By interacting with the window, the player raises it's importance, which makes the tasks given by the window to have increased priority making the agent pick its task over the others. That's controlled by the window's scripting, for example, if the player was inside the closet and made no noise, it could instead reduce the priority of its task, to lead the agent to look under the bed first, giving the player a chance to escape; it's all up to the Game Designer to tweak and decide how each piece of the environment should work.

 

 

But not all tasks come from external sources. Things internal or attached to the agent can also give them tasks. For example, if the agent has a medic pack and he's hurt, the medic pack (attached) will tell him to use it on himself, and give the task a weight relative to how gravely wound the agent is. At the same time, the damage system of the agent (internal) will tell him to run away from what's hurting him. The likely course of action for the agent in that situation based on the weights of each task is to run and seek safety, then treat the wound, then proceed to keep fighting or to keep running away. That's easily achieved by making the medic pack consider that it can't be done under dangerous immediate circumstances, as stopping to treat the wounds will leave the agent vulnerable to more attacks, so it reduces the priority of the task if the situation is not suited for it.

These are the very basics of the heuristic approach, and I was very happy with it. We can make the stealth system behave credibly and seem complex while still being very simple in code, and the system is versatile enough to allow easy addition and improvement of tasks. For example, we can create a new task source for a car or a locker or a ladder and never have to touch the agent's programming, or we can improve or tweak the systems that control a single task or environmental brain piece and not affect anything else directly. And the behavior possibilities studied seem very interesting to create an engaging experience – and for the specifics of a horror game, some moments of uncanny display of intelligence for the player to witness.

I then considered the addition of a text-parsing system to see how it could be exploited by those heuristics. A textual instruction of "put the blue ball into the green box" given to a friendly NPC would be identified by the respective green box and blue ball then be turned by them into tasks given to the agent telling him how to grab the ball and where to release it, making it all seem as if the agent understood what the player told him to do.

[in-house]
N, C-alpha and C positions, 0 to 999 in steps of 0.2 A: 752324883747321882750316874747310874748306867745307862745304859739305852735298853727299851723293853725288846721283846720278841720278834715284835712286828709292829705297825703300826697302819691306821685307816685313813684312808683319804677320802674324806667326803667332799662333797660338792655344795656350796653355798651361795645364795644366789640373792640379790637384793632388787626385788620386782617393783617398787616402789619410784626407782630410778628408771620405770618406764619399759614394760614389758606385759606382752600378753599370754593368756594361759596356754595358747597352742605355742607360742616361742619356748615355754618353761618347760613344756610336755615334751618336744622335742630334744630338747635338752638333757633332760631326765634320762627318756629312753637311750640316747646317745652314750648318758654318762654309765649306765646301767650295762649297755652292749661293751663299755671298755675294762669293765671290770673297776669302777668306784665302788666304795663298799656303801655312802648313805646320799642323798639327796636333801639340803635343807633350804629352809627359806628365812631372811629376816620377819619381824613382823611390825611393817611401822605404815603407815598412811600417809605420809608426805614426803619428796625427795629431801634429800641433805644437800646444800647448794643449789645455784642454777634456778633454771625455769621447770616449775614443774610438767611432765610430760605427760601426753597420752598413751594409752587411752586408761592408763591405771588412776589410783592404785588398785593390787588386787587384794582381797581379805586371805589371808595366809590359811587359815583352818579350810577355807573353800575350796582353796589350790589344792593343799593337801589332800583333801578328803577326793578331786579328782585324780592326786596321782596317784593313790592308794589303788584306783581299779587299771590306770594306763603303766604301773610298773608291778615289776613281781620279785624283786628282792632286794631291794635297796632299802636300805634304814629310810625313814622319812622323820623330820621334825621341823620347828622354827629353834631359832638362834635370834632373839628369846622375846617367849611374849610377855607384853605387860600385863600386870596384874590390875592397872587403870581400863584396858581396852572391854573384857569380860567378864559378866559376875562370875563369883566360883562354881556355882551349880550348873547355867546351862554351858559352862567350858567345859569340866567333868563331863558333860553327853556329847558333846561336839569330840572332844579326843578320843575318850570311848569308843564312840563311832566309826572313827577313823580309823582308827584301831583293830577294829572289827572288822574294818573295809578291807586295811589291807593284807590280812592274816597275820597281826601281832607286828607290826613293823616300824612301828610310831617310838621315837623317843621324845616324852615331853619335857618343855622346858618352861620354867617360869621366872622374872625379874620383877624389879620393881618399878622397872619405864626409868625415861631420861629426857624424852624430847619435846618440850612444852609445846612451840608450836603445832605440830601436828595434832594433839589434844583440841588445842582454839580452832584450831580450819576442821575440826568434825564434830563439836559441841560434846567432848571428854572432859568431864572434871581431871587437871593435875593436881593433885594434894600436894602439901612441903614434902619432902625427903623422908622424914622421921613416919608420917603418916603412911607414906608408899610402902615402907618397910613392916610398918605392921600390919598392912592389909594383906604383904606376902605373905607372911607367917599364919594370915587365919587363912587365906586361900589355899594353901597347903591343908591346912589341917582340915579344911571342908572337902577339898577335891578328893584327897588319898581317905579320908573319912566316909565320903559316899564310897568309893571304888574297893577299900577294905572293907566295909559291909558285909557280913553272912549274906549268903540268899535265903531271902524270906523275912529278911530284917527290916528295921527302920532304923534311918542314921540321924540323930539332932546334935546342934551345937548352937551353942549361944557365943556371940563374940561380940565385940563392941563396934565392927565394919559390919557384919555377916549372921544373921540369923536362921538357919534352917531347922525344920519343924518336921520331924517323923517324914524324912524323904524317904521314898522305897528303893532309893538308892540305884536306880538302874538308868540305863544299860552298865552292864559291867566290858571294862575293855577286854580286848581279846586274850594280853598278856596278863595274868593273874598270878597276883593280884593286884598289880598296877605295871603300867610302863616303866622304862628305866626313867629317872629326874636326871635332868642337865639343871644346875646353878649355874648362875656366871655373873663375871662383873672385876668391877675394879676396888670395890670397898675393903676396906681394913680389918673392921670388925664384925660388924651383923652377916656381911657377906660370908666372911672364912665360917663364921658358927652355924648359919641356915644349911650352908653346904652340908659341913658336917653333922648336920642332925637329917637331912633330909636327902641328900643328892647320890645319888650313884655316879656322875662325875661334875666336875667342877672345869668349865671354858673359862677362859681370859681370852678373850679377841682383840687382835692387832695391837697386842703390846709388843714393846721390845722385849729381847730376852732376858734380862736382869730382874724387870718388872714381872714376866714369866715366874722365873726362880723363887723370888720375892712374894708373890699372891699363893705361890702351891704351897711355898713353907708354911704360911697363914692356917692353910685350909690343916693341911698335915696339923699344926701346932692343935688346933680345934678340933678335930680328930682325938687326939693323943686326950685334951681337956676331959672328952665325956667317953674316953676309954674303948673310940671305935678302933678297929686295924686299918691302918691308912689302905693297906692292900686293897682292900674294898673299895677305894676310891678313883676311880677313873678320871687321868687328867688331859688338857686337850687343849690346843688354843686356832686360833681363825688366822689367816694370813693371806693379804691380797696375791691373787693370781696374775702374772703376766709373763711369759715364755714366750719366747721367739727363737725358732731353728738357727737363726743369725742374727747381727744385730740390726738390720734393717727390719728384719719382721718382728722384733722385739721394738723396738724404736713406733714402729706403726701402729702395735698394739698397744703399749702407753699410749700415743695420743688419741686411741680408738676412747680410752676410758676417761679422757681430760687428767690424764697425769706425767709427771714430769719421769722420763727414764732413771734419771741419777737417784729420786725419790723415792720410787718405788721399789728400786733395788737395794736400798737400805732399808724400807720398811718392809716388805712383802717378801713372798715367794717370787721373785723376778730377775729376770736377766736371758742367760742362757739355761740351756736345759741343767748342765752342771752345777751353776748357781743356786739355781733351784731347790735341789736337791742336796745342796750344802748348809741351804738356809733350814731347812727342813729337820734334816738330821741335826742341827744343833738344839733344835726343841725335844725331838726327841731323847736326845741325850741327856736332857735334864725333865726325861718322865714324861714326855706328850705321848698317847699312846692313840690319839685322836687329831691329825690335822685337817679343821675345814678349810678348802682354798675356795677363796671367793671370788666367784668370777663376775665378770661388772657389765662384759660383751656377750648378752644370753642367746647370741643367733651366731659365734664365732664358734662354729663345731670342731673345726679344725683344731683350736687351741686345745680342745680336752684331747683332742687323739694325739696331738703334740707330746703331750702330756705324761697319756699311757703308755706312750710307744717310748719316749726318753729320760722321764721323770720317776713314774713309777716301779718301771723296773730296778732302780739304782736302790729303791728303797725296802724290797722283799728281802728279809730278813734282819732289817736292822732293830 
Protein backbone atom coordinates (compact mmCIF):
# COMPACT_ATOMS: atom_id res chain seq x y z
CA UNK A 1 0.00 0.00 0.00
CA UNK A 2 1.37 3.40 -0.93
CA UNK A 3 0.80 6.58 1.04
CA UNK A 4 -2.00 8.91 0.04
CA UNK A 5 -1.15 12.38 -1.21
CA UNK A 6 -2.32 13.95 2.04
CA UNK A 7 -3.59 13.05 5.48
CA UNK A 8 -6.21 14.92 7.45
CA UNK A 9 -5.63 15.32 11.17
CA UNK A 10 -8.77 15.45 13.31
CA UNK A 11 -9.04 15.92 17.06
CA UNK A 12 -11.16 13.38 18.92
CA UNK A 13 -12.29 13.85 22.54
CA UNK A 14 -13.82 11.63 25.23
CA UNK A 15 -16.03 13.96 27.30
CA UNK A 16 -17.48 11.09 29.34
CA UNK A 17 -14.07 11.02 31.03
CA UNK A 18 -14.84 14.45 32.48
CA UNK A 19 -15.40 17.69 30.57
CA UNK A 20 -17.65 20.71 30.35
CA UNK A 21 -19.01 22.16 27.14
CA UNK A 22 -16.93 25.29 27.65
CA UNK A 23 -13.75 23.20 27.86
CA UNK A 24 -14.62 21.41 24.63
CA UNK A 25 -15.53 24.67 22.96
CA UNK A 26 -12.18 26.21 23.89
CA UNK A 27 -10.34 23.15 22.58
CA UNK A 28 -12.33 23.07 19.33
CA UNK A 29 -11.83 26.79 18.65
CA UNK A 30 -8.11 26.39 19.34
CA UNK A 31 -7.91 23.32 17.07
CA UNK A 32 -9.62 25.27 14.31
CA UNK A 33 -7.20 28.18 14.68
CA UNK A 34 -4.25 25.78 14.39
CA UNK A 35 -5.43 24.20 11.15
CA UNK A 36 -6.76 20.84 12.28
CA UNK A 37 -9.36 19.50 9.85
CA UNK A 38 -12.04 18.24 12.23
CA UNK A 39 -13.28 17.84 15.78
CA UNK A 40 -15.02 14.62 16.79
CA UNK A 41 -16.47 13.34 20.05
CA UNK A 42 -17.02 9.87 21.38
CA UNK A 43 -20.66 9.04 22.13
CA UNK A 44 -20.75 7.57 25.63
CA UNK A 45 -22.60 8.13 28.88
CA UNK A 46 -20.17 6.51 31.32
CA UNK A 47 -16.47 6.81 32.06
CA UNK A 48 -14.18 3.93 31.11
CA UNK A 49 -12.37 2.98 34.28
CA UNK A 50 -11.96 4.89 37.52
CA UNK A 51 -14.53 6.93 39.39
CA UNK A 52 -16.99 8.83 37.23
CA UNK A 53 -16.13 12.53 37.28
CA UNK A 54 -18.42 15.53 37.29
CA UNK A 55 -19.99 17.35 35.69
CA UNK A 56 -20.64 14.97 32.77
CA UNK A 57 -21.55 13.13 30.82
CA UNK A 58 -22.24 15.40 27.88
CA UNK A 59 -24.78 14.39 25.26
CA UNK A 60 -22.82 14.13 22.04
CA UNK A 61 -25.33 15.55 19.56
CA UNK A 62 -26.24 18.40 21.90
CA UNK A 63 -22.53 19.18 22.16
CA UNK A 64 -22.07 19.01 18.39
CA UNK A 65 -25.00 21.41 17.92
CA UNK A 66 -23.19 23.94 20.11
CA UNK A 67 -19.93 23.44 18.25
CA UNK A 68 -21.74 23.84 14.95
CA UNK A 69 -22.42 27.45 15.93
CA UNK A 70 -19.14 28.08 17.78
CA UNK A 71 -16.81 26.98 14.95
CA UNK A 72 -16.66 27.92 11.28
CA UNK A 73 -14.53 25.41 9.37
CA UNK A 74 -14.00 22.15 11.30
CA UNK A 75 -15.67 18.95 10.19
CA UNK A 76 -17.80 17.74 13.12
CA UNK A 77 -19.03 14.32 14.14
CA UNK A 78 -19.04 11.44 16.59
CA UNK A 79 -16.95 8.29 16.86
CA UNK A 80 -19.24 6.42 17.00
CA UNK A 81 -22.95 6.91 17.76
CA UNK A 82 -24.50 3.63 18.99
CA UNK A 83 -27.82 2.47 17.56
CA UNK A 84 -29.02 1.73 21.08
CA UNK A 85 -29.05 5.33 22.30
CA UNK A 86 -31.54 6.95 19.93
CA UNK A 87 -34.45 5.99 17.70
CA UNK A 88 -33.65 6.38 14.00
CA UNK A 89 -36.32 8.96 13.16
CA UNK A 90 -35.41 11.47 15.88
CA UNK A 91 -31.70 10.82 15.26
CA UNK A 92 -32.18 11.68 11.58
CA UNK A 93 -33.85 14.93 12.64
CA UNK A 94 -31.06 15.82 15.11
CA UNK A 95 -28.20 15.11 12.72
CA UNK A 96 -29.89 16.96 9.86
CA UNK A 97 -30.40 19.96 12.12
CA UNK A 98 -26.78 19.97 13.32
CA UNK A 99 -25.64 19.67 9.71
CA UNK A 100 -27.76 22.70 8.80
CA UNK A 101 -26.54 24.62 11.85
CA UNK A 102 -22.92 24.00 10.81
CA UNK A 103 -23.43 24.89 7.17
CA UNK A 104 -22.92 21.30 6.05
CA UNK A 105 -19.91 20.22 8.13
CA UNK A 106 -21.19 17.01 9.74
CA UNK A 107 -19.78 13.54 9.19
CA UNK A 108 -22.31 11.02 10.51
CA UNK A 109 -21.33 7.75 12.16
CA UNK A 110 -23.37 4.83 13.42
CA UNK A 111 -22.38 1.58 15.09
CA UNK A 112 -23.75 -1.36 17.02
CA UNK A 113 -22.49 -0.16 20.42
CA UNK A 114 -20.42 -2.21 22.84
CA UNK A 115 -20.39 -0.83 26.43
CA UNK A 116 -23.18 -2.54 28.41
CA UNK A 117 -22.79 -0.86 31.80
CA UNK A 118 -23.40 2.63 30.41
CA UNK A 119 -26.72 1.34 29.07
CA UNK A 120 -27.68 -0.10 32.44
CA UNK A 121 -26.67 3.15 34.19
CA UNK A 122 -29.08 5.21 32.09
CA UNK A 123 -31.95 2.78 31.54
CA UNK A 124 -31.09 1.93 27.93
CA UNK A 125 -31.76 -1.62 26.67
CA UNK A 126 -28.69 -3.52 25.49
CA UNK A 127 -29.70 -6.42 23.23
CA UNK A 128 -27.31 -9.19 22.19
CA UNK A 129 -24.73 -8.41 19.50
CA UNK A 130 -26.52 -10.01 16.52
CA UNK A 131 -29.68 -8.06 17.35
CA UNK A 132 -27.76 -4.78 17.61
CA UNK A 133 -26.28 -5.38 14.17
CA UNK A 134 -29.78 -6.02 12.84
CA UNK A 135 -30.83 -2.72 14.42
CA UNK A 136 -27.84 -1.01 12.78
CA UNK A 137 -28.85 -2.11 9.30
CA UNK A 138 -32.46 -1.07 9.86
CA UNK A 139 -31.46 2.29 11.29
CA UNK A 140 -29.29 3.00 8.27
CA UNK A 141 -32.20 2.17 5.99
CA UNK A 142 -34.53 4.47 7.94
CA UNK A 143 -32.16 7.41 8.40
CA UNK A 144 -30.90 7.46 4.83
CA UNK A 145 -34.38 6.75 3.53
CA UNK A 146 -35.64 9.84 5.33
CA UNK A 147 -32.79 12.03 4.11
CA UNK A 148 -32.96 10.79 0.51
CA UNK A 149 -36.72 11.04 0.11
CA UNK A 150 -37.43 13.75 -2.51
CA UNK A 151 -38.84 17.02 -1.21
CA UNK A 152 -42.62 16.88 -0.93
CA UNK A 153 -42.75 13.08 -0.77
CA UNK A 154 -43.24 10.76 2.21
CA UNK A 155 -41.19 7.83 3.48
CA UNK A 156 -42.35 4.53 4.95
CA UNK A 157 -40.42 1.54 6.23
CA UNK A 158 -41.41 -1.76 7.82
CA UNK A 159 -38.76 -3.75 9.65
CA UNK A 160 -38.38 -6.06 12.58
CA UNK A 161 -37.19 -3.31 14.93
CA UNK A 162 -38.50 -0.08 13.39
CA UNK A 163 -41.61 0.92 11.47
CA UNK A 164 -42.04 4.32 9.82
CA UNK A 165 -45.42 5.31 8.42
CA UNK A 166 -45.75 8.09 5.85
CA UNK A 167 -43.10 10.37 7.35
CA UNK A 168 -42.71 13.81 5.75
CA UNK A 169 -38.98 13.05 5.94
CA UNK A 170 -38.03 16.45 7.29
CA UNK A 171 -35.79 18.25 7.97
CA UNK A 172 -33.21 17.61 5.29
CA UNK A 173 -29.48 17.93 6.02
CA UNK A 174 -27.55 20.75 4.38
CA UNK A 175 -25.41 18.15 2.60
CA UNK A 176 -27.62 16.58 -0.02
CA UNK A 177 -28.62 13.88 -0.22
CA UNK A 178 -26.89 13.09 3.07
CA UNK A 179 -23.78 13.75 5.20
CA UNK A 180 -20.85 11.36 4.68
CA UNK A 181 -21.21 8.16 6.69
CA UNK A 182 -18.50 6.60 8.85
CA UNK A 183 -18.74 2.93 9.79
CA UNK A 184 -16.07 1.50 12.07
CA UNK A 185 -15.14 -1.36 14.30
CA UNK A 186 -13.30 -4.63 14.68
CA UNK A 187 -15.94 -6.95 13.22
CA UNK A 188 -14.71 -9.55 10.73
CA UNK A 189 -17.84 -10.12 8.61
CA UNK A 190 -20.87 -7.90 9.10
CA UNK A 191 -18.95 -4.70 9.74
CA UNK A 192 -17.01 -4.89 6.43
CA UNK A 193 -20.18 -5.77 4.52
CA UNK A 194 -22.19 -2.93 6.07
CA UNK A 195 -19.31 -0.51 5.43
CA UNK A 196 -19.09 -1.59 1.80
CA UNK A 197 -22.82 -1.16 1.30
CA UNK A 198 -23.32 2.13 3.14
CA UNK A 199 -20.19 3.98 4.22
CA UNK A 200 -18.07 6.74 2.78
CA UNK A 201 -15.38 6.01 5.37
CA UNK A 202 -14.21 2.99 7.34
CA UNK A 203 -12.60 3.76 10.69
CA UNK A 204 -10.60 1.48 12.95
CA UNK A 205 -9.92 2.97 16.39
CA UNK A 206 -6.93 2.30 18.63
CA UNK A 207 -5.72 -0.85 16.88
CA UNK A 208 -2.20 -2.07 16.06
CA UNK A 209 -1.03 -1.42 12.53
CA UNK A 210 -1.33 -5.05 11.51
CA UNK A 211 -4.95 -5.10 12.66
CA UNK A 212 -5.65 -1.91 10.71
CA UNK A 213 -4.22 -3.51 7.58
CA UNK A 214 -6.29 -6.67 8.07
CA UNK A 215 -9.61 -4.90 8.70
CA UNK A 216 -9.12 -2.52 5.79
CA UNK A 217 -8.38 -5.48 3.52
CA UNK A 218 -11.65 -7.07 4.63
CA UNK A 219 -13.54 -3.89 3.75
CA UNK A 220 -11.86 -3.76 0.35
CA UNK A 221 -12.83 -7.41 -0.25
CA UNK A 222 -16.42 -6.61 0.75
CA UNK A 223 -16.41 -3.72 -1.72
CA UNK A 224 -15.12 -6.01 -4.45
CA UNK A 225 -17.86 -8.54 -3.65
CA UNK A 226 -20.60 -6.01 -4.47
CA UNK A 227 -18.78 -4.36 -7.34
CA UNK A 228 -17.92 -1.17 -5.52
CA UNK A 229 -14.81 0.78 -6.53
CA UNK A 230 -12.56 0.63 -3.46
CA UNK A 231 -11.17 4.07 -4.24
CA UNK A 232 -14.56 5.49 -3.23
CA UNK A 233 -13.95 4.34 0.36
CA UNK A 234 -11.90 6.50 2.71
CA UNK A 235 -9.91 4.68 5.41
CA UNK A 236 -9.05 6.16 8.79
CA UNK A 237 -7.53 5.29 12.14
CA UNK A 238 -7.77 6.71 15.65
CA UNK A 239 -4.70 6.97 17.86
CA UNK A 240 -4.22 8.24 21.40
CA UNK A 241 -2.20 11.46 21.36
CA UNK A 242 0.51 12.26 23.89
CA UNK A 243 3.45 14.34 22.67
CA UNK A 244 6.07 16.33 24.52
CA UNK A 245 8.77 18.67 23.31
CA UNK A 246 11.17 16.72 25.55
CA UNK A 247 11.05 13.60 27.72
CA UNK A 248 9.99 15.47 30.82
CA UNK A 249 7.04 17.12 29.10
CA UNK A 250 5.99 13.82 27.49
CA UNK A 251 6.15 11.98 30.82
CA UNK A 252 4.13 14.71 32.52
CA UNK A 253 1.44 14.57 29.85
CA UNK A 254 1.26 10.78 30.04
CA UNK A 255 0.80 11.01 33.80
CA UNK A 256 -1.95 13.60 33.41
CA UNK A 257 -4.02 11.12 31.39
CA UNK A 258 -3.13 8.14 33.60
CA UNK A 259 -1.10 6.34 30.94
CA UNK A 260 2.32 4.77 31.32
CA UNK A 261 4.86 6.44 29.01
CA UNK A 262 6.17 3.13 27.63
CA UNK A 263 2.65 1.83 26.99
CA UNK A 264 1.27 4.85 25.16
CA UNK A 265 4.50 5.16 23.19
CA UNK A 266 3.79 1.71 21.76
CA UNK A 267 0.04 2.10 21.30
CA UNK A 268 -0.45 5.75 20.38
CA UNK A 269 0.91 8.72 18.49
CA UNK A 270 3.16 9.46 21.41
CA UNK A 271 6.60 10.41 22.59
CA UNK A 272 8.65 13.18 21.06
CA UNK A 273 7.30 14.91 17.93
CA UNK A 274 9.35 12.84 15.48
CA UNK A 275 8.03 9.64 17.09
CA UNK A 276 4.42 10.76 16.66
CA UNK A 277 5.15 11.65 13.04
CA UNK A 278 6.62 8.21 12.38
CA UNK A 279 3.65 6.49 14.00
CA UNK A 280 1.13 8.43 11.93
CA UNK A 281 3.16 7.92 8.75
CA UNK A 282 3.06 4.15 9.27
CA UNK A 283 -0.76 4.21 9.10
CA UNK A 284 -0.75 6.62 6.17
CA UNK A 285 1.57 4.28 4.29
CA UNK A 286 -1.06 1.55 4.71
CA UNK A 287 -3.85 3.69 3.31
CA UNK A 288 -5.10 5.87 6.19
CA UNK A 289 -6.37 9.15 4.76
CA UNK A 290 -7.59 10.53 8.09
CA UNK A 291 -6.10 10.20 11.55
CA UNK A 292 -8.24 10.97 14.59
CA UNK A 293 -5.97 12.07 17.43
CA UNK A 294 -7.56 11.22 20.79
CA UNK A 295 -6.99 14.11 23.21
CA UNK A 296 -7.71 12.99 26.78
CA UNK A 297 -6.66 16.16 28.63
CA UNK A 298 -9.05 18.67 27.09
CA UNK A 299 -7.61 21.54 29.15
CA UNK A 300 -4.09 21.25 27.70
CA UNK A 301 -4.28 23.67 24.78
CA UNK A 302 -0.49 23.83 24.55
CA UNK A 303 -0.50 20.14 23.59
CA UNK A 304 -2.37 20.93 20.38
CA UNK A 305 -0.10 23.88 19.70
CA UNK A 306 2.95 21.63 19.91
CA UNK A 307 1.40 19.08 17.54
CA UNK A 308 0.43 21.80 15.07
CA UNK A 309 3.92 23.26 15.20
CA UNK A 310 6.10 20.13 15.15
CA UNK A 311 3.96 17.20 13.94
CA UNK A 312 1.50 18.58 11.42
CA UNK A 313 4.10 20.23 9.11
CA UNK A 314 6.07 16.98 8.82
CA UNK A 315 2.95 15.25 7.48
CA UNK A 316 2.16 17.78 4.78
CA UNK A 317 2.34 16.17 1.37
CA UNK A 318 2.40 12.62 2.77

All nice and sound so far. Then the raw Game-Design phase ended and I got to the point of actually making it in code. The execution phase. This is what my system looks like at this point:

 

"Behavior is always an interaction of an agent with its environment".
 

As I started programming that system in Unity, I took a bit of time everyday to research basics of AI. Not only Video-Game AI, but AI in general. I wanted to make sure to not be just wasting time reinventing the wheel after all.

I started to stumble in some very interesting concepts and half-century-old studies and experiments. Among them, the "Frame Of Reference" property, experimented with in the animated movie from Heider-and-Simmel (1944) and exemplified in Herbert Simon's "The Sciences of the Artificial" (1969) by the anecdote "An Ant On The Beach" and, by the possibly not considered correlated at the time, The Kuleshov Experiment (the original from around 1919). That's where things started to surprise me (and deprive me of sleep).

Finding out that what I was working on was coming from the opposite side of those studies to meet them in the middle of the road was very eye-opening. I was coming at it from a different perspective, that making the world "intelligent" instead of the agents would be an efficient thing to do because we virtualize the world we live in and the world an agent lives in is already virtual. But that was a base of something that could have been used to do much more, and I wasn't seeing it.

What all these studies have in common is: a simple thing when combined with a complex thing creates a complex output that our minds then interpret as even more complex and intelligent than it actually is.

Of course that's Game Design 101 that the point of the AI is to make the agents seem complex and intelligent by using a diversity of simple illusionist tricks. But the interesting part is not that basic approach, but the pattern of the Simple vs Complex formula repeated in all those experiments. The fact that the same building blocks apply to each of them even thou their specifics differ.